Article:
Blind guides, which strain at a gnat, and swallow a camel. - This clause should be thus translated: Ye strain out the gnat, but ye swallow down the camel. In the common translation, Ye strain At a gnat, conveys no sense. Indeed, it is likely to have been at first an error of the press, At for Out, which, on examination, I find escaped in the edition of 1611, and has been regularly continued since. There is now before me, "The Newe Testament, (both in Englyshe and in Laten), of Mayster Erasmus translacion, imprynted by Wyllyam Powell, dwellynge in Flete strete: the yere of our Lorde M.CCCCC.XLVII. the fyrste yere of the kynges (Edwd. VI). moste gracious reygne." in which the verse stands thus: "Ye blinde gides, which strayne out a gnat, and swalowe a cammel." It is the same also in Edmund Becke's Bible, printed in London 1549, and in several others. - Clensynge a gnatte. - MS. Eng. Bib. So Wickliff. Similar to this is the following Arabic proverb: He eats an elephant and is choked by a gnat.
Which strain at a gnat - This is a proverb. There is, however, a mistranslation or misprint here, which makes the verse unmeaning. “To strain” at a “gnat” conveys no sense. It should have been to strain out a gnat; and so it is printed in some of the earlier versions, and so it was undoubtedly rendered by the translators. The common reading is a “misprint,” and should be corrected. The Greek means to “strain” out by a cloth or sieve.
A gnat - The gnat has its origin in the water; not in great rivers, but in pools and marshes In the stagnant waters they appear in the form of small “grubs” or “larvae.” These larvae retain their form about three weeks, after which they turn to chrysalids, and after three or four days they pass to the form of gnats. They are then distinguished by their well-known sharp sting. It is probable that the Saviour here refers to the insect as it exists in its “grub” or “larva” form, before it appears in the form of a gnat. Water is then its element, and those who were nice in their drink would take pains to strain it out. Hence, the proverb. See Calmet‘s Dict., art. “Gnat.” It is used here to denote a very small matter, as a camel is to denote a large object. “You Jews take great pains to avoid offence in very small matters, superstitiously observing the smallest points of the law, like a man carefully straining out the animalculae from what he drinks, while you are at no pains to avoid great sins - hypocrisy, deceit, oppression, and lust - like a man who should swallow a camel.” The Arabians have a similar proverb: “He eats an elephant, and is suffocated with a gnat.” He is troubled with little things, but pays no attention to great matters.
The word of God abounds in general principles for the formation of correct habits of living, and the testimonies, general and personal, have been calculated to call their attention more especially to these principles; but all these have not made a sufficient impression upon their hearts and minds to cause them to realize the necessity of decided reform. If they had correct views of themselves in contrast with the perfect Pattern, they would cherish that faith that works by love and purifies the soul. These brothers, A B excepted, are naturally arbitrary, dictatorial, and self-sufficient. They do not consider others better than themselves. They are envious and jealous of any member of the church who, they think, will be esteemed more highly than themselves. They profess conscientiousness; but they strain at a gnat and swallow a camel in their dealings with their brethren, who, they fear, will be considered superior to themselves. They seize upon little things, and talk over particulars, putting their own construction upon words and acts. This is particularly true of two of these brothers. 4T 323.1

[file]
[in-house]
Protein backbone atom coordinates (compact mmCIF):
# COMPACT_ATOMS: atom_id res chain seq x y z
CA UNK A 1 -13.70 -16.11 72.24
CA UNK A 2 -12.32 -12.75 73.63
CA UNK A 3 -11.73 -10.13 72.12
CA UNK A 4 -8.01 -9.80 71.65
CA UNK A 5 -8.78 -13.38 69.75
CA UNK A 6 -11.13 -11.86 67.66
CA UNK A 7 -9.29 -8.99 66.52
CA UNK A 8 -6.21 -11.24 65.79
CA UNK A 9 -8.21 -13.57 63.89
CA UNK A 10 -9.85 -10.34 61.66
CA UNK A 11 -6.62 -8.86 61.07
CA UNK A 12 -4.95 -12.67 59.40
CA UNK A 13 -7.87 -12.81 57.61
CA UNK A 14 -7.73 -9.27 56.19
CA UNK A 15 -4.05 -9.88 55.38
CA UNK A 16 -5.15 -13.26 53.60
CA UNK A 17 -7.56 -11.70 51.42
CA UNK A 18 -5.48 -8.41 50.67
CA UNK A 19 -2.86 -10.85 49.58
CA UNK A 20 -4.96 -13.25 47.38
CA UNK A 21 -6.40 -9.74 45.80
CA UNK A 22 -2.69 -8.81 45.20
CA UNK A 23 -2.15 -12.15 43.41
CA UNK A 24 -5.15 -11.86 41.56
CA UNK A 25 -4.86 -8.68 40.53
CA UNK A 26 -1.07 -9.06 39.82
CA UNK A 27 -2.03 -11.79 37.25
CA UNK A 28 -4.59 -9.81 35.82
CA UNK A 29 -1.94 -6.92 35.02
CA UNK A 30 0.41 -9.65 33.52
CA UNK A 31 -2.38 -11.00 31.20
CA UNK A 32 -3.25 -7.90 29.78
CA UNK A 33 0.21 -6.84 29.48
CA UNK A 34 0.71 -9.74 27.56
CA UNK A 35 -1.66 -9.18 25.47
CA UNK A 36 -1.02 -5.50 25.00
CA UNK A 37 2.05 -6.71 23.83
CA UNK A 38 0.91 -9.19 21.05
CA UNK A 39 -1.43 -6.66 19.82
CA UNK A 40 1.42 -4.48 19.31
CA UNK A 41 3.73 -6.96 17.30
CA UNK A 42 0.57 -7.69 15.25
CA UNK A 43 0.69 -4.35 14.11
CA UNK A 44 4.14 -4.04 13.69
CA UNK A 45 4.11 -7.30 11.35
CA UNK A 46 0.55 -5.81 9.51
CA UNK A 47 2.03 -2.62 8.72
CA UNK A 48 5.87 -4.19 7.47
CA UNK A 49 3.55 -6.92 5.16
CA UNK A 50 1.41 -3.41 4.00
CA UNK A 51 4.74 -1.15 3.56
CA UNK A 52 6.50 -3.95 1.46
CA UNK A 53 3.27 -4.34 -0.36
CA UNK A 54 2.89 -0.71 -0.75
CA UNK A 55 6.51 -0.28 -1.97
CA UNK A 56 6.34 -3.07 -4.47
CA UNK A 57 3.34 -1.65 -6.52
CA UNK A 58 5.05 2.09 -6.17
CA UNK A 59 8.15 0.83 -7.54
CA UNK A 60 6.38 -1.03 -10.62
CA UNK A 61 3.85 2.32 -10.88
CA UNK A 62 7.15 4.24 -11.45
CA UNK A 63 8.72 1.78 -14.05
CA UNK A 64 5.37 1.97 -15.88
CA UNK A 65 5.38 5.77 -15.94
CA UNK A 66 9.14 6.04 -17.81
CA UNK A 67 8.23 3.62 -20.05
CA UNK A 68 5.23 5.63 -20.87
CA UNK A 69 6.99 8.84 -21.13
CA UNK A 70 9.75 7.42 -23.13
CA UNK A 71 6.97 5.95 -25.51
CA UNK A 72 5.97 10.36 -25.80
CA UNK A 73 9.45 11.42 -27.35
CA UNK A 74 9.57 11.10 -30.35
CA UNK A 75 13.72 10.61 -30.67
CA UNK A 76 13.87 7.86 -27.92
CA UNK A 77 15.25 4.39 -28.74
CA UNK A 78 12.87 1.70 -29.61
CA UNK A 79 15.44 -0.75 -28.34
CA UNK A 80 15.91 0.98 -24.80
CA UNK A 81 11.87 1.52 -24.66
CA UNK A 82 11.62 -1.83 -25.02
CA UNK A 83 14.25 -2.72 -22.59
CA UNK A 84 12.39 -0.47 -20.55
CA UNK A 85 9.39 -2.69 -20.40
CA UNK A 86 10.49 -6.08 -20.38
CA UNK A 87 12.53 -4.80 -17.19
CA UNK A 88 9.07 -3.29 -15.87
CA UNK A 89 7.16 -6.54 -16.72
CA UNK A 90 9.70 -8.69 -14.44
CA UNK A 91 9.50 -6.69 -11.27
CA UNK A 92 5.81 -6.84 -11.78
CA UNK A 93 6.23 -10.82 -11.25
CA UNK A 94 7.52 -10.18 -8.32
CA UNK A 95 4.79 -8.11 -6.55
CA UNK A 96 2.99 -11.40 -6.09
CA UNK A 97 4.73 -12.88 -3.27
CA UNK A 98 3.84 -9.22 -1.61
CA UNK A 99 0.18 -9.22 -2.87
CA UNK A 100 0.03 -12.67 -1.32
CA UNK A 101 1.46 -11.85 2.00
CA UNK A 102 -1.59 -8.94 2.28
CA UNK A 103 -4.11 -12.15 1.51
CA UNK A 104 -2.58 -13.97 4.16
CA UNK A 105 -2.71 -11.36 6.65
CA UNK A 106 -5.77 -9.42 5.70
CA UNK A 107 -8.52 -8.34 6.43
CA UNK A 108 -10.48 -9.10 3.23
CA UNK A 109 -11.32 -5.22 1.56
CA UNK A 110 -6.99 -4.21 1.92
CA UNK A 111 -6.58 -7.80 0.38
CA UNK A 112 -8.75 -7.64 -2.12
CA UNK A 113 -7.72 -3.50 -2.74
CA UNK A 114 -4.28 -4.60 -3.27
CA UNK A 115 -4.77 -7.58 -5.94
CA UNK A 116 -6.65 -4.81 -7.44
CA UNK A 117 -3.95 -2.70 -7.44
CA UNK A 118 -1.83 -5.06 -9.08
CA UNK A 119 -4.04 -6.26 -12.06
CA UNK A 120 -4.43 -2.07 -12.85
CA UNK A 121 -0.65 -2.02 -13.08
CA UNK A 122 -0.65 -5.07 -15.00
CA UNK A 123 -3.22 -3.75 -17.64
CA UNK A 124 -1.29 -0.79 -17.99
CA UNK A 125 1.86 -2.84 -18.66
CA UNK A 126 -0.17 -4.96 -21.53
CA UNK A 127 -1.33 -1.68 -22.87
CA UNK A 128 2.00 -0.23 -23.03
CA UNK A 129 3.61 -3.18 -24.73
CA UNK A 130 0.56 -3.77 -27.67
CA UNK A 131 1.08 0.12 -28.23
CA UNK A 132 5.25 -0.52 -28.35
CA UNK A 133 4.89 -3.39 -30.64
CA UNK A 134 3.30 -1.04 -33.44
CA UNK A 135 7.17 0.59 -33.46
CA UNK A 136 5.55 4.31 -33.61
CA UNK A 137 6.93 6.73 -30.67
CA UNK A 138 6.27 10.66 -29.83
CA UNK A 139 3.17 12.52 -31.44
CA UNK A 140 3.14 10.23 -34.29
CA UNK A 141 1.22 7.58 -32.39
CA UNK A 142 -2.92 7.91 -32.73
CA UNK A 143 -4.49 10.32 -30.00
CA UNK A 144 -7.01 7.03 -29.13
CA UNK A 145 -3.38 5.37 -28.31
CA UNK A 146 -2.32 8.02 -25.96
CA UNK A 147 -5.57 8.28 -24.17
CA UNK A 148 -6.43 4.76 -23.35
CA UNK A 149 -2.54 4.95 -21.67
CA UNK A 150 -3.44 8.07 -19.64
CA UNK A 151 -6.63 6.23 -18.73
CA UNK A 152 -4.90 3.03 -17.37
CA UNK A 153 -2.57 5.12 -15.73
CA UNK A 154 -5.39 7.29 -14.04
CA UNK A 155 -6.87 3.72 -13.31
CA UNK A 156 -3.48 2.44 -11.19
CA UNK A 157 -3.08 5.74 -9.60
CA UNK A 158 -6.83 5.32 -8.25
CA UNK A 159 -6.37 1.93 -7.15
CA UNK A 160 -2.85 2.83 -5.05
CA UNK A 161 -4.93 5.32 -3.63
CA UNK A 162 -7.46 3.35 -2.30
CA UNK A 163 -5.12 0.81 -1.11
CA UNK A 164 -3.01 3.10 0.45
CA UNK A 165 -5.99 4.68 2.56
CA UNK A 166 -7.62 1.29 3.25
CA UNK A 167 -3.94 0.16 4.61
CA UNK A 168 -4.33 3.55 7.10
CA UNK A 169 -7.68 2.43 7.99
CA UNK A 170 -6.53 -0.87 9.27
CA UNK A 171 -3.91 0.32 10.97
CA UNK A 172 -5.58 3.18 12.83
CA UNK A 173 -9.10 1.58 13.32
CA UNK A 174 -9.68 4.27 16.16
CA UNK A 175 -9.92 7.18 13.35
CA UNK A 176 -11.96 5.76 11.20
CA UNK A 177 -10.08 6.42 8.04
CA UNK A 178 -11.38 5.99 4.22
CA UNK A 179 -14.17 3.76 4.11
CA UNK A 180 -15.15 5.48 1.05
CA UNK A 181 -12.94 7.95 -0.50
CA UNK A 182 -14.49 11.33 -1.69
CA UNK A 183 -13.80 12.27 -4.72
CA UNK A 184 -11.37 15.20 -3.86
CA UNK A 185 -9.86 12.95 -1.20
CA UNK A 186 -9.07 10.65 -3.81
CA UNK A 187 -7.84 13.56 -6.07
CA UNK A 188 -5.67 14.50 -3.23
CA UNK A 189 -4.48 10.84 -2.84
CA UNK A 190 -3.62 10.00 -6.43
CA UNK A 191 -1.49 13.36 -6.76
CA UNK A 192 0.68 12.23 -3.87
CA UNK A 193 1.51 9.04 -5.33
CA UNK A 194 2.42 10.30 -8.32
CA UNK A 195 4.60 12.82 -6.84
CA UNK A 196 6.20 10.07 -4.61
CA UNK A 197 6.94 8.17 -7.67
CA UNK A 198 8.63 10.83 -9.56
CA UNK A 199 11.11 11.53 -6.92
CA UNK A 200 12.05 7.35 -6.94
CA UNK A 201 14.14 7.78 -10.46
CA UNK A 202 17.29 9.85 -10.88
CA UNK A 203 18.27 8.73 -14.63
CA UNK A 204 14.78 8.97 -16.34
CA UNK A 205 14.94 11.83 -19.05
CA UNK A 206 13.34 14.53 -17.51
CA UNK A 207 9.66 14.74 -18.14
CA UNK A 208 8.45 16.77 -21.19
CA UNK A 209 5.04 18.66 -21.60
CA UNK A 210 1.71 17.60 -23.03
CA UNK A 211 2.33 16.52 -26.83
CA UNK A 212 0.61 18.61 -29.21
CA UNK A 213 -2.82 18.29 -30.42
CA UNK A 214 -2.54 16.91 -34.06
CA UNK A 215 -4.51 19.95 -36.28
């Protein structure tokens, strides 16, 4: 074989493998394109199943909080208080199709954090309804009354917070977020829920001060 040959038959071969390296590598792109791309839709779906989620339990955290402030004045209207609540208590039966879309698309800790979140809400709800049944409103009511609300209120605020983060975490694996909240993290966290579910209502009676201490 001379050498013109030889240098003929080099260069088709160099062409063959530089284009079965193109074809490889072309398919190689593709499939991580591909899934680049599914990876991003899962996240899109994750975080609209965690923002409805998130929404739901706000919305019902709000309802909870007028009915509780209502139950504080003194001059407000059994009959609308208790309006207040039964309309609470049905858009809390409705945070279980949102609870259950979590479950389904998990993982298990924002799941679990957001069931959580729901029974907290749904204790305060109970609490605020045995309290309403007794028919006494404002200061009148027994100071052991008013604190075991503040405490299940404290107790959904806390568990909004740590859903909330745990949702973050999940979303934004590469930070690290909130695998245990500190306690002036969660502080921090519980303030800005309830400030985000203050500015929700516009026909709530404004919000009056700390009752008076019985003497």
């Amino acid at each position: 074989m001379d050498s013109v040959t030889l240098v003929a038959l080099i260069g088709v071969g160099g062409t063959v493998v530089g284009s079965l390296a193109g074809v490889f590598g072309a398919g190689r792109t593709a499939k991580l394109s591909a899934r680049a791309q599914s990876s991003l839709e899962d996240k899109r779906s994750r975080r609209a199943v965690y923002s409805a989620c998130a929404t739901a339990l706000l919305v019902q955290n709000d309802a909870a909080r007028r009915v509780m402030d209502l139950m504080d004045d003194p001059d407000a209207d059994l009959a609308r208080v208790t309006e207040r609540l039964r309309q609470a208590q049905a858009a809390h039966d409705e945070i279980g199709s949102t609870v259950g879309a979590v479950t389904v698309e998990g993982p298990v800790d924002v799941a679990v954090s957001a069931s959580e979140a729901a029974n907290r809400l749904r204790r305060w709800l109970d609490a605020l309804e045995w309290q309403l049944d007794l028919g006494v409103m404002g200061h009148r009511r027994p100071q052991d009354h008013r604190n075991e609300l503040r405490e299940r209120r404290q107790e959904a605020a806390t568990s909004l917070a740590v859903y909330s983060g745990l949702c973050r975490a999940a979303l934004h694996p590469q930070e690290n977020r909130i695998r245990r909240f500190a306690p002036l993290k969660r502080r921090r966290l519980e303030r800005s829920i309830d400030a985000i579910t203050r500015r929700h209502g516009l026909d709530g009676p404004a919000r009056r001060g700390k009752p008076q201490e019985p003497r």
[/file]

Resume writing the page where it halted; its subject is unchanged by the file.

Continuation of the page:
These men, especially A B, are free, easy speakers. Their smooth manner of relating things has such an appearance of honesty and genuine interest for the cause of God that it has a tendency to deceive and becloud the minds of those who hear them. My heart aches with sadness as I write, because I know the influence of this family wherever it is felt. I did not design to speak in regard to these persons again, but the solemn opening of these matters before me compels me to write once more. If the ministers of the word, who profess to be connected with God, cannot discern the influence of such men, they are unfit to stand as teachers of the truth of God. If these persons would only keep their proper position and never attempt to teach or to lead, I would be silent; but when I see that the cause of God is in danger of suffering I can hold my peace no longer. 4T 323.2
These brothers should not be allowed to all locate in one place and compose the leading element in the church. They are wanting in natural affection. They do not manifest sympathy, love, and refined feeling toward one another, but indulge in envy, jealousy, bickerings, and strife among themselves. Their consciences are not tender. The love, gentleness, and meekness of Christ does not help to compose their experience. God forbid that such an element should exist in the church. Unless these persons are converted, they cannot see the kingdom of heaven. It is much more congenial to their feelings to be tearing down, picking flaws, and seeking spot and stain in others, than to be washing their own robes of character from the defilement of sin and making them white in the blood of the Lamb. 4T 324.1Read in context »
Some, I saw, would gladly return. Others will not let this message to the Laodicean church have its weight upon them. They will glide along, much after the same manner as before, and will be spewed out of the mouth of the Lord. Those only who zealously repent will have favor with God. 1T 144.1
“To him that overcometh will I grant to sit with Me in My throne, even as I also overcame, and am set down with My Father in His throne.” We can overcome. Yes; fully, entirely. Jesus died to make a way of escape for us, that we might overcome every evil temper, every sin, every temptation, and sit down at last with Him. 1T 144.2